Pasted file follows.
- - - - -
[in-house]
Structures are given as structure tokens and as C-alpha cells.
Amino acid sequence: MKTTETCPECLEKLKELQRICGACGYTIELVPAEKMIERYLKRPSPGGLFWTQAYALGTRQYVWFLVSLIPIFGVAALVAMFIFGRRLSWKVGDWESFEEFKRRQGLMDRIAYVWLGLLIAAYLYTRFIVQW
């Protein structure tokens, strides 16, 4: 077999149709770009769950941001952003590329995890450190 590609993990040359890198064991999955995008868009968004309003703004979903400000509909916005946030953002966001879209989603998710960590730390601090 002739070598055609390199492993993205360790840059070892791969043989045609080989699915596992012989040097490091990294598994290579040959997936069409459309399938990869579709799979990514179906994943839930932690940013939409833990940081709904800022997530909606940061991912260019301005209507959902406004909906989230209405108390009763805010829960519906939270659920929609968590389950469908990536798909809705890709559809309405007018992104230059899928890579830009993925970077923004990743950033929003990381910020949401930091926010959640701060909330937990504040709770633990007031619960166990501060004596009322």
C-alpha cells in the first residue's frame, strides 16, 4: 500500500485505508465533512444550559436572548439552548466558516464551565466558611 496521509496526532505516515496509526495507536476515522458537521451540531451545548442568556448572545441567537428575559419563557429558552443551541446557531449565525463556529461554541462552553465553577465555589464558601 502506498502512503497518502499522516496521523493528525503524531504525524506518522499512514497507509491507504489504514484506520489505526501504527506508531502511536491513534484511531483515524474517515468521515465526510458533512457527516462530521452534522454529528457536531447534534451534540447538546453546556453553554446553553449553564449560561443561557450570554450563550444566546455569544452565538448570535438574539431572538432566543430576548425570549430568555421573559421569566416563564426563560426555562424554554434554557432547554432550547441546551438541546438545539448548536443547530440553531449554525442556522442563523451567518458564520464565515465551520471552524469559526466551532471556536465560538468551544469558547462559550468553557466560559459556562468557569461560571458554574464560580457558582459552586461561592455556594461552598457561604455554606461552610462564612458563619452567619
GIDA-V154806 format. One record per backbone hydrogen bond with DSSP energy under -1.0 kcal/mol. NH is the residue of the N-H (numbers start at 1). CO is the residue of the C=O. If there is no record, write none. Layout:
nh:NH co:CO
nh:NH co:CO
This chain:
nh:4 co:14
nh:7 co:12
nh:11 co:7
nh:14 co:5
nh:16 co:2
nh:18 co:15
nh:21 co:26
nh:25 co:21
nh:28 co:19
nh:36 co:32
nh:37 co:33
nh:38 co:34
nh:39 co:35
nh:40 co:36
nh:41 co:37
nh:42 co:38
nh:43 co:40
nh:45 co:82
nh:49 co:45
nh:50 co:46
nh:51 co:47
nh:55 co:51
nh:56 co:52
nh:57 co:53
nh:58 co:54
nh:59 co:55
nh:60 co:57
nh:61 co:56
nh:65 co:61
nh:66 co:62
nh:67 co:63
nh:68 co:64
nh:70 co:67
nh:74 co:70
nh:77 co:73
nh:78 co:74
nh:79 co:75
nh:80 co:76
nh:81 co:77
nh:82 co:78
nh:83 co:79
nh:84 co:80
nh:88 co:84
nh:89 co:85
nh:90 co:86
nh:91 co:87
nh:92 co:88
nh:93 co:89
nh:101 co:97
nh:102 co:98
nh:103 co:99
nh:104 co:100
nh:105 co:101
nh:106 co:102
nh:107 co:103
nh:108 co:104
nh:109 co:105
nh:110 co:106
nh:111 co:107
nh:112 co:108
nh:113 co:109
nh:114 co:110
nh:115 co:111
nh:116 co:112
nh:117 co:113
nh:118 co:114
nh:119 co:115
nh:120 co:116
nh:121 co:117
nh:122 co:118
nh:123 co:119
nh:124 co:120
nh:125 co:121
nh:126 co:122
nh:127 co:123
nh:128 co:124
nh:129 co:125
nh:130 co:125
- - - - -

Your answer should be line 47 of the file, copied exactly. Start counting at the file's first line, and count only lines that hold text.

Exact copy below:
nh:80 co:76